Tuesday, December 15, 2009

Is COP15 the problem or the solution? And, freedom of speech vs. freedom of participation

I have been tracking the “goings on” of the COP15 climate conference in Copenhagen. In the process, one of the blogs I have been following is called: Liz to Copenhagen.

Today she wrote:

“There are a series of high-level meetings taking place this Friday with 115 heads of state, and I guess they don’t want us riffraff getting in their way. So, the UN has set up a system.

  • 7000 NGOs are allowed in tomorrow. This is 7000 out of the 35 000 who have applied for accreditation.
  • 1000 are allowed in on Thursday.
  • 90 are allowed in on Friday during the head-of-state meetings.

“I wholeheartedly disapprove! This is contrary to the principles of the UN and the UNFCCC as a transparent forum for staging events, networking, expressing grievances, and trying to urge our leaders to take civil society into account as they make decisions.

“A system of double badges will be put into place in addition to the usual badge check and security line. The secondary badges will be distributed to 33% of the NGO delegation in question. The other 2/3 just do without. What this means for the youth constituency, and SustainUS specifically, is that (in addition to destroying our sole line of wireless communication) we each receive a number each day, which we must strategically divide among our extended delegation of 99. This means we go in pre-scheduled shifts, and youth must shift our headquarters to outside the Bella Center. The worst part is that they didn’t even give SustainUS 33%–they gave us 24 badges.

“The youth movement has been working diligently throughout the last several years to gain recognition as a serious stakeholder in this process. It has all been eradicated with the stroke of a pen. We are most displeased. This is exactly the sort of thing the UN needs not to be doing at this point.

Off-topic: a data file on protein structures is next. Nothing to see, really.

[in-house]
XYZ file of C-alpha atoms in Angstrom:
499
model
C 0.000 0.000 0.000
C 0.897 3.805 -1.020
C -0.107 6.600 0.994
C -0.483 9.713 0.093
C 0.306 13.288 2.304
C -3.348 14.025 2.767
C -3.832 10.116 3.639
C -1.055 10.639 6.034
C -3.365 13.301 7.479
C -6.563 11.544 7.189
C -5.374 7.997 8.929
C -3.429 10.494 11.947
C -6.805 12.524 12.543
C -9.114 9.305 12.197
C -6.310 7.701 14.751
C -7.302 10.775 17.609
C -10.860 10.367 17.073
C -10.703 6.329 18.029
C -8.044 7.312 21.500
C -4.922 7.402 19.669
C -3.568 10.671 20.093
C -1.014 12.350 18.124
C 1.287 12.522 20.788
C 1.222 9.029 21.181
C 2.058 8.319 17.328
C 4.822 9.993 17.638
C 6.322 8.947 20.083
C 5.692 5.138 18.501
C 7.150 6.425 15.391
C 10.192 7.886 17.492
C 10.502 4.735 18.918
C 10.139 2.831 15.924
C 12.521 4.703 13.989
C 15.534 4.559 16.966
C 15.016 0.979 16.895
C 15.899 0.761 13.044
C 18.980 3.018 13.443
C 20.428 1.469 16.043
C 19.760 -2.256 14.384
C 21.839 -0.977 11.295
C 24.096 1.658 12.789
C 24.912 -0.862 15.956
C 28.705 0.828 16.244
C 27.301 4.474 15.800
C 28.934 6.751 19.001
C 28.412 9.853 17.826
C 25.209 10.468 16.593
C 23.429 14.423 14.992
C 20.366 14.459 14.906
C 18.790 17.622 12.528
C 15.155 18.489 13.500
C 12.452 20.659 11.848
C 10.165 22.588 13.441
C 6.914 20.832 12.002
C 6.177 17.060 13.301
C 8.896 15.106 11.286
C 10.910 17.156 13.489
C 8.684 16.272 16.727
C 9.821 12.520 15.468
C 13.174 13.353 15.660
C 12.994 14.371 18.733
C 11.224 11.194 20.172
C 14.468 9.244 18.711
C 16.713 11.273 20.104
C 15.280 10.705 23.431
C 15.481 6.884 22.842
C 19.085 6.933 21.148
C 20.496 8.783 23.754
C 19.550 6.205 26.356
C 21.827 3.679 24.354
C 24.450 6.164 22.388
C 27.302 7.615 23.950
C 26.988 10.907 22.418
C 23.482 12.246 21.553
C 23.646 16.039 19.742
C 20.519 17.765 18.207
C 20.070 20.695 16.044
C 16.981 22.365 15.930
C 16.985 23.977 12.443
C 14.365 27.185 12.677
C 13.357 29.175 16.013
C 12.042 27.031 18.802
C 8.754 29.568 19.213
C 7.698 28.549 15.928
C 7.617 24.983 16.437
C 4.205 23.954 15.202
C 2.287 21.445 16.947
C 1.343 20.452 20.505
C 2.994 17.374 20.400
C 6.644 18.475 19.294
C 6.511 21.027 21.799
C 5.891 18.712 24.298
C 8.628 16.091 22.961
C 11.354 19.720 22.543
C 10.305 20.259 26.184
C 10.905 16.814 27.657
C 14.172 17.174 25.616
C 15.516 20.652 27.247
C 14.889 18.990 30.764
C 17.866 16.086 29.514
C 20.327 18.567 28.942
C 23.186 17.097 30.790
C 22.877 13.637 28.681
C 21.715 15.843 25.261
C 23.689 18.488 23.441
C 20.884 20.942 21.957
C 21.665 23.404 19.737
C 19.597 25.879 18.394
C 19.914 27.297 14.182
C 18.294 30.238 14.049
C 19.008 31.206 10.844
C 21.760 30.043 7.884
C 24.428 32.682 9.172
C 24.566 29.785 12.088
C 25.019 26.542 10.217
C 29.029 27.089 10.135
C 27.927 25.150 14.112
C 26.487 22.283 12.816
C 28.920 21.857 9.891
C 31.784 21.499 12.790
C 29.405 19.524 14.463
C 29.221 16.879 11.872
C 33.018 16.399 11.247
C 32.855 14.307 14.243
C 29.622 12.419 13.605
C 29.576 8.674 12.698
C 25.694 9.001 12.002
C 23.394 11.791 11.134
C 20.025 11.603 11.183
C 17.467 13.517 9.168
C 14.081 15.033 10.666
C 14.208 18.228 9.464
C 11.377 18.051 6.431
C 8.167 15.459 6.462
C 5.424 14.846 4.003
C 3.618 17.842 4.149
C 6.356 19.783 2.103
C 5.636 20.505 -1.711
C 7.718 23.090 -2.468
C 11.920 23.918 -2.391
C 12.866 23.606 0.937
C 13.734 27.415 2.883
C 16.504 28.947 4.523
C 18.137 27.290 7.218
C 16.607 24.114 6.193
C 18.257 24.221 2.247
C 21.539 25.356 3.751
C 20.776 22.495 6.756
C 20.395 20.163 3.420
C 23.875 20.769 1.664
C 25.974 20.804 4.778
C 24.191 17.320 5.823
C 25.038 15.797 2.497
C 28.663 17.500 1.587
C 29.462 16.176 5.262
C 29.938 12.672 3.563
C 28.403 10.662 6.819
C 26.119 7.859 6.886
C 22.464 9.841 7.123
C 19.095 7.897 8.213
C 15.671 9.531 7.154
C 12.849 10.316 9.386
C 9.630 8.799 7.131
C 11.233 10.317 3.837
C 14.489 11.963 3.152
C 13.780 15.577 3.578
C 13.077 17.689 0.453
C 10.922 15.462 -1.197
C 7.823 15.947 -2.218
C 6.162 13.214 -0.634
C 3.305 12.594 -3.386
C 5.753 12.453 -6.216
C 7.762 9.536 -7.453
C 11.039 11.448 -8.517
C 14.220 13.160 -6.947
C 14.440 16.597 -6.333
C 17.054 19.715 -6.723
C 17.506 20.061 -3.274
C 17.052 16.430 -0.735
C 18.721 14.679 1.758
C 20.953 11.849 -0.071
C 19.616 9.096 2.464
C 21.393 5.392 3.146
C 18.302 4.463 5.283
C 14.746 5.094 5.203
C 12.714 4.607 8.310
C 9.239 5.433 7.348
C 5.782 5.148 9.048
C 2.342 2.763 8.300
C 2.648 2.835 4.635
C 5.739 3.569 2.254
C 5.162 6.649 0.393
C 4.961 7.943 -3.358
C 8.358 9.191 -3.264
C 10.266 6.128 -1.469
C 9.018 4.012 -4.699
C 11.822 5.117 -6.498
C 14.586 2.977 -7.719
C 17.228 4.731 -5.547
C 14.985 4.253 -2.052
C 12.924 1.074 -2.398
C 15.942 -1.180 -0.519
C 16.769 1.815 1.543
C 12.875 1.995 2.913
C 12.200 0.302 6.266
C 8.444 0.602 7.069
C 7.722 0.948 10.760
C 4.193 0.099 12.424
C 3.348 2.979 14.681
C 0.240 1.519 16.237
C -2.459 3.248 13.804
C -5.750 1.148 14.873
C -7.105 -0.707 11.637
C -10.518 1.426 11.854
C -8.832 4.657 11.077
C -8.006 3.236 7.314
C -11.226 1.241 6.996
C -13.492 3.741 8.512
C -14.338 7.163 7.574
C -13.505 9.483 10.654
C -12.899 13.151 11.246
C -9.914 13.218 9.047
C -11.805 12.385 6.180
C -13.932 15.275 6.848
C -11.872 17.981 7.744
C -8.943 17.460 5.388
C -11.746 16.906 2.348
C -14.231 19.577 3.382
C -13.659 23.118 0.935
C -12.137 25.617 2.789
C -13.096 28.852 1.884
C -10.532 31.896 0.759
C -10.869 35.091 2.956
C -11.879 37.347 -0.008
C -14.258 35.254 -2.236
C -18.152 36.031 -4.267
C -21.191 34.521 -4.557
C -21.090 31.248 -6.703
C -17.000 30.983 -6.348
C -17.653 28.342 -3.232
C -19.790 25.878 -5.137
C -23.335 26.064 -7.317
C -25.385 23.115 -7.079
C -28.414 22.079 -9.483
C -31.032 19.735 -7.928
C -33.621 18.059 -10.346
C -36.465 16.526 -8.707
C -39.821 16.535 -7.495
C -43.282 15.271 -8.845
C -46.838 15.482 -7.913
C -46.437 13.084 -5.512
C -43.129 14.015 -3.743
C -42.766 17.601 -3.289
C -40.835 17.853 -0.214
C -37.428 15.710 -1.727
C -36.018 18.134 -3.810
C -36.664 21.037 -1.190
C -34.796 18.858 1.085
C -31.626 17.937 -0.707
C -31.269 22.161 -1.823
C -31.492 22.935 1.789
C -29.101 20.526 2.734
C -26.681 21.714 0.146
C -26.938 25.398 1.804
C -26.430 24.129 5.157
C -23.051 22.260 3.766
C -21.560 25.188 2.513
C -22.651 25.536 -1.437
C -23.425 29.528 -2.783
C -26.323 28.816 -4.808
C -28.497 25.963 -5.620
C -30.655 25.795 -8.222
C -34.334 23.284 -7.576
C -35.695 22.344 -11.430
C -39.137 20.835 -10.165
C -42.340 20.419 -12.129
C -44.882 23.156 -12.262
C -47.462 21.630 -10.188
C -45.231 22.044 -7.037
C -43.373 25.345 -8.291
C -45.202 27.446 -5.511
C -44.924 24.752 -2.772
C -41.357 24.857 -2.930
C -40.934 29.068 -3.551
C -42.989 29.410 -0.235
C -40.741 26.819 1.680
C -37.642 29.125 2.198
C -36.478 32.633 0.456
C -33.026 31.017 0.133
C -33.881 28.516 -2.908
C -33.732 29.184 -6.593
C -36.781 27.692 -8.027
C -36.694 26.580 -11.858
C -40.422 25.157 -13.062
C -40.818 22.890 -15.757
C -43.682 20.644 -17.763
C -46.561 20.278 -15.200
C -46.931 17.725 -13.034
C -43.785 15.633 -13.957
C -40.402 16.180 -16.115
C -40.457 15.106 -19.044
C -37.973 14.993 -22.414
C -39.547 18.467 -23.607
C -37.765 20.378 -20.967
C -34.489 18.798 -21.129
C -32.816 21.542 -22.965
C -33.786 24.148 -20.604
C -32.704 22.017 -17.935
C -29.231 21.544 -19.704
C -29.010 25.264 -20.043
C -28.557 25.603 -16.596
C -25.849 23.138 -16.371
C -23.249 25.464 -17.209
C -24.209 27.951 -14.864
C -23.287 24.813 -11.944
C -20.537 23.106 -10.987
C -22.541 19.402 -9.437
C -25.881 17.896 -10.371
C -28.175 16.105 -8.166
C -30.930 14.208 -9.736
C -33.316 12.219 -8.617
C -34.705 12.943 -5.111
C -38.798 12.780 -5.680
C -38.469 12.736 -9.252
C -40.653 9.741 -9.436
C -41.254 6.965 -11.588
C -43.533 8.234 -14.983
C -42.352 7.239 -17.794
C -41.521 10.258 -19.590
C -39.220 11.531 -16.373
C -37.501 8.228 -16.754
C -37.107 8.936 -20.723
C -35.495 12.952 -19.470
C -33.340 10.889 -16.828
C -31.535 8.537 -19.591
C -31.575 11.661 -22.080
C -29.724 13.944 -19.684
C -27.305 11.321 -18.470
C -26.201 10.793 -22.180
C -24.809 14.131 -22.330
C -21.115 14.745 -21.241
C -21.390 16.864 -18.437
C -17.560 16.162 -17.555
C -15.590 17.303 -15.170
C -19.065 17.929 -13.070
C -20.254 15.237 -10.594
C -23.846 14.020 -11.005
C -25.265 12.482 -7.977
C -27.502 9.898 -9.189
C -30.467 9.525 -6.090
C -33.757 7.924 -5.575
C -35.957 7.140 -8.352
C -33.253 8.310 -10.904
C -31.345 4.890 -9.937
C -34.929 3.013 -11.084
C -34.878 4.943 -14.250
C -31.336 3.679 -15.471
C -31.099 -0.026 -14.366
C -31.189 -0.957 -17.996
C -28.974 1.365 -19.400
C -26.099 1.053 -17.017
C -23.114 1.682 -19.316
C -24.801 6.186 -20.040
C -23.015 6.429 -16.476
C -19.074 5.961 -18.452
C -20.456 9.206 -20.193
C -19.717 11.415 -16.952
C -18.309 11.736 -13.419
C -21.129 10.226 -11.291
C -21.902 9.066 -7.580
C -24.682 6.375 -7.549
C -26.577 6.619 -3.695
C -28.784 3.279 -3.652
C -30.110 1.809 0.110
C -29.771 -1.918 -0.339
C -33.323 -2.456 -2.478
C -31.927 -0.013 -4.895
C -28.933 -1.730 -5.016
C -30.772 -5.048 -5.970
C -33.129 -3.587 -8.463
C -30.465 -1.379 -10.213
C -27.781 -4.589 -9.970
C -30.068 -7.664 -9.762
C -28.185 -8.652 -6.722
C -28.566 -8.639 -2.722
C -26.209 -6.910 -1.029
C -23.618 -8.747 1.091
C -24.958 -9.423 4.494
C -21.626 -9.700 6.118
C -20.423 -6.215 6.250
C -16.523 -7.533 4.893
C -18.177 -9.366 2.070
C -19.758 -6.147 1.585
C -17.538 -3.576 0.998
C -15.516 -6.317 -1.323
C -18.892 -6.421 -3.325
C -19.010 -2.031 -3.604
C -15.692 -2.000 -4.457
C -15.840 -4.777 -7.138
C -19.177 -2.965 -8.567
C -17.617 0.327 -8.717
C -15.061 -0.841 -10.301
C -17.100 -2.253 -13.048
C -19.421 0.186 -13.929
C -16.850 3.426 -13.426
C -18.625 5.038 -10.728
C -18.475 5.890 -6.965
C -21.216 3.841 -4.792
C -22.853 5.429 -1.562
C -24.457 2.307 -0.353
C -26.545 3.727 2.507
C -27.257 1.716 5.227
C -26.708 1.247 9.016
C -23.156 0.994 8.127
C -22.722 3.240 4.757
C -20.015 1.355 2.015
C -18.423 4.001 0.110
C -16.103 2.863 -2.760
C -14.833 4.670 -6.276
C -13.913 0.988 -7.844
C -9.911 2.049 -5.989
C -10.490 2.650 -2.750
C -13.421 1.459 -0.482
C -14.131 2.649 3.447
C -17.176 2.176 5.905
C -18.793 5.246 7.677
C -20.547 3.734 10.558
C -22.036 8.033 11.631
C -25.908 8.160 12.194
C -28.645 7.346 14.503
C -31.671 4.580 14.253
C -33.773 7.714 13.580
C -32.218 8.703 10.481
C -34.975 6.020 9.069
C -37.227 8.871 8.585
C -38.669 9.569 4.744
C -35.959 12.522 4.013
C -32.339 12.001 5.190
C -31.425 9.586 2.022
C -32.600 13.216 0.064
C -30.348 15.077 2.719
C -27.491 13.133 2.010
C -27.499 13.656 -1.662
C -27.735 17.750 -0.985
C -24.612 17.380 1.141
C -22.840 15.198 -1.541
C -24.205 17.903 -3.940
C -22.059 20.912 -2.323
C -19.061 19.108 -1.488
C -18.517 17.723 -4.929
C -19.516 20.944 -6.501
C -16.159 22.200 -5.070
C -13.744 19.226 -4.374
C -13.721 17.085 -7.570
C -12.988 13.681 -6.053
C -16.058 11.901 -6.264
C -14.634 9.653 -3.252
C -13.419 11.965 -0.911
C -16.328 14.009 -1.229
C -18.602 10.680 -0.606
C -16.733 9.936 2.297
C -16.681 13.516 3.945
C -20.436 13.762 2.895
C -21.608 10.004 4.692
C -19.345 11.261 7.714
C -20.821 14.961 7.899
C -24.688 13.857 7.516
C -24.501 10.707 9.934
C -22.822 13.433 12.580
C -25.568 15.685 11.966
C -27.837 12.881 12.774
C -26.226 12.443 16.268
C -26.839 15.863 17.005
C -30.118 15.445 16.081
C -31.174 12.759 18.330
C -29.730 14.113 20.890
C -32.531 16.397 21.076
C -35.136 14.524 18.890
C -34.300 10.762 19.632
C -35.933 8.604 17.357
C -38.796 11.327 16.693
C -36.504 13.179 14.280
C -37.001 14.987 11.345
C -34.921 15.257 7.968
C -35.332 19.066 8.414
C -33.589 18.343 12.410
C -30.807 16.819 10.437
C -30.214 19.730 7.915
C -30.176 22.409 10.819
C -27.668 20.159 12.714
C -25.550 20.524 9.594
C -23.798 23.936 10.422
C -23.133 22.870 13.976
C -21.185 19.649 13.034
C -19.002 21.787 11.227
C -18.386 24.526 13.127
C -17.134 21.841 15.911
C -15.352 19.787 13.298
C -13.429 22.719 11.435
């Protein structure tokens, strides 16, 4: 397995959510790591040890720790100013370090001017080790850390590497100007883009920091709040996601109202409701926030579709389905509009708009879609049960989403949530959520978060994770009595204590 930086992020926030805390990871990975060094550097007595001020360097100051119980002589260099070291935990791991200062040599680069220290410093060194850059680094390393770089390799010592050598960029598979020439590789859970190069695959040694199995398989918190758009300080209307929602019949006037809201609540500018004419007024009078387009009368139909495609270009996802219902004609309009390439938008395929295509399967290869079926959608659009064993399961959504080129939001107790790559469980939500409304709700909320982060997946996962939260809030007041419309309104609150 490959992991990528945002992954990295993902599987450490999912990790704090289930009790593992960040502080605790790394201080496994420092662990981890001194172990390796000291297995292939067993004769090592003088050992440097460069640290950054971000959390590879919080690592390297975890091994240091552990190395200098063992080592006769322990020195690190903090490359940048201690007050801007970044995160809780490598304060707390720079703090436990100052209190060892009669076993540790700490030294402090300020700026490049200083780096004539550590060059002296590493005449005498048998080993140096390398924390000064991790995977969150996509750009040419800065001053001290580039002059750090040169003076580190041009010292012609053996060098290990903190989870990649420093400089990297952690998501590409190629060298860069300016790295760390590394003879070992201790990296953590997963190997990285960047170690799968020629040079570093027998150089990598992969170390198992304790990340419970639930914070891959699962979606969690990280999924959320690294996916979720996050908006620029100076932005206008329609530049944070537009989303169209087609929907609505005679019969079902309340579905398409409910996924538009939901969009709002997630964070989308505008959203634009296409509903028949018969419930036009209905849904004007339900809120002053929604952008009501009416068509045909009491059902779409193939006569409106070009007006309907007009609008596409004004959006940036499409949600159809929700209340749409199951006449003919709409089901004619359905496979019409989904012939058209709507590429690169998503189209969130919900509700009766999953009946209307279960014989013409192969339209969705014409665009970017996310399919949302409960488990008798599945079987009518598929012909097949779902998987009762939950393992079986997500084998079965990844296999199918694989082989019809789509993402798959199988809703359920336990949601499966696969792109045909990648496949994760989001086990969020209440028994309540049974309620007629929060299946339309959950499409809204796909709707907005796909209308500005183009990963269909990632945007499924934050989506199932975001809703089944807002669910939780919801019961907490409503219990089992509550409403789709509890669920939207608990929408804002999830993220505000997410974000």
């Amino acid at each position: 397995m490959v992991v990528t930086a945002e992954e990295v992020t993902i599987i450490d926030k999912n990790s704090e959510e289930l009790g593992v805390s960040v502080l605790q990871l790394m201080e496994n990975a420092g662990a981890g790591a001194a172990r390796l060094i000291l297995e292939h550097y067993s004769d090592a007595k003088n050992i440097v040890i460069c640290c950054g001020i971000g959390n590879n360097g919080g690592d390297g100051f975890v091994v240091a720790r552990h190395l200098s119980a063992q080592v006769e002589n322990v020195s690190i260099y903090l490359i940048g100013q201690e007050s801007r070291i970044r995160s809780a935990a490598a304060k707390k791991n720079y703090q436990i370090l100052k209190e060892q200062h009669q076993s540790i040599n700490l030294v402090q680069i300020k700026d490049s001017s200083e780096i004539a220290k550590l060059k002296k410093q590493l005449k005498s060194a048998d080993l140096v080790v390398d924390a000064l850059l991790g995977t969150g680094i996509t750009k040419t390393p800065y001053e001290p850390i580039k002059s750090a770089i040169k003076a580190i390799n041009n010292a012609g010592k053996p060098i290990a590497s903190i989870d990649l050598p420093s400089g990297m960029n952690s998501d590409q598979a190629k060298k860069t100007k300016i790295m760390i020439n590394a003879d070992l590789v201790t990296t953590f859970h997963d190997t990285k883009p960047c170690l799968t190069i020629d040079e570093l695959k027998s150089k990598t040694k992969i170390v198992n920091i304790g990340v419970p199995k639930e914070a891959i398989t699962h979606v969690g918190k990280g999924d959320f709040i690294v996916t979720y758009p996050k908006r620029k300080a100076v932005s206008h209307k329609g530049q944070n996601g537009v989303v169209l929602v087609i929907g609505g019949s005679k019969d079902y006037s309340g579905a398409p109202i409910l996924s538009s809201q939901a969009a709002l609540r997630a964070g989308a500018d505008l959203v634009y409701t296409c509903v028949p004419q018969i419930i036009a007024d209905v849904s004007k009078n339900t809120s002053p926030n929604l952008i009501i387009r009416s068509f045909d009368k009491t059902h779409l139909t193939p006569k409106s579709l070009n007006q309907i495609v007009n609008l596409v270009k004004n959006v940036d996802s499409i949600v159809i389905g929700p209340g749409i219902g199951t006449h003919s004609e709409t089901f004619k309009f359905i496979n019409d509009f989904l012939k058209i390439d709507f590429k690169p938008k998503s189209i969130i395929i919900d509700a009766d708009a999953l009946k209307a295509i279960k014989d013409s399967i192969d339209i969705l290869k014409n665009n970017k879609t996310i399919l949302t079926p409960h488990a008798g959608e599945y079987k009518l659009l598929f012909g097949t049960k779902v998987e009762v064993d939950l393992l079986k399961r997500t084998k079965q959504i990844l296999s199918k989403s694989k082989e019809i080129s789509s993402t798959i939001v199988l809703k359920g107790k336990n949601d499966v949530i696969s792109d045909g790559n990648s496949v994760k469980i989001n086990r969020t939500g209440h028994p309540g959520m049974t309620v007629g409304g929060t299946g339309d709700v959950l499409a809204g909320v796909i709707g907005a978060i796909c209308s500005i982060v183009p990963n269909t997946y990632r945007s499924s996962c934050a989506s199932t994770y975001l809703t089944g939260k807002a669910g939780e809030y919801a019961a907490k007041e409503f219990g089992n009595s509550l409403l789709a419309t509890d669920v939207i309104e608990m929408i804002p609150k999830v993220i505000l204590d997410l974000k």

“No surprise, but–when you consider that the youth have been called the moral voice of the UN, I guess this shows what role morality plays in the real world.”

I have two responses to this post. First, I praise her energy and enthusiasm. Second, as I wrote in a comment on her blog:

“I was just saying on my Facebook: ‘There is a misconception in this country that freedom of speech = freedom to be listened to. I have a right to ignore what you are saying!’ Allowing 7000 NGOs in seems very reasonable, to me. There is a lot of redundancy in that 35,000.”

In a second comment, I wrote:

“What number should be allowed in on Friday when the heads of state meet? 30,000? 10,000? 7000? 500? Does that seem reasonable? Does it seem like any more than 90 would facilitate a productive session?

“I must admit, it seems to me that the “youth movement’s” exclusion on Friday only eradicates their efforts if you choose to see it that way. Perhaps part of that effort was electing one Presidential candidate or another. Perhaps it has placed a spotlight on this effort.

“I am a firm believer in open government and consensus making and allowing citizen input, but at some point in our “republic” (and that is what we are, not a pure democracy) we elect people to be in the room and see us across the finish line. If they fail to do that, we can choose to hold them accountable. We can choose to trust them or not, that is an individual choice. With this President, and the political reality in the United States such as it is, I choose to trust that he will get us the best deal that he can. It won’t go far enough for me, but it never was going to go far enough for me. Other countries would see to that, even if my country did not.”

My question is; what is the alternative? The day after Copenhagen we start anew to keep the ball rolling forward.

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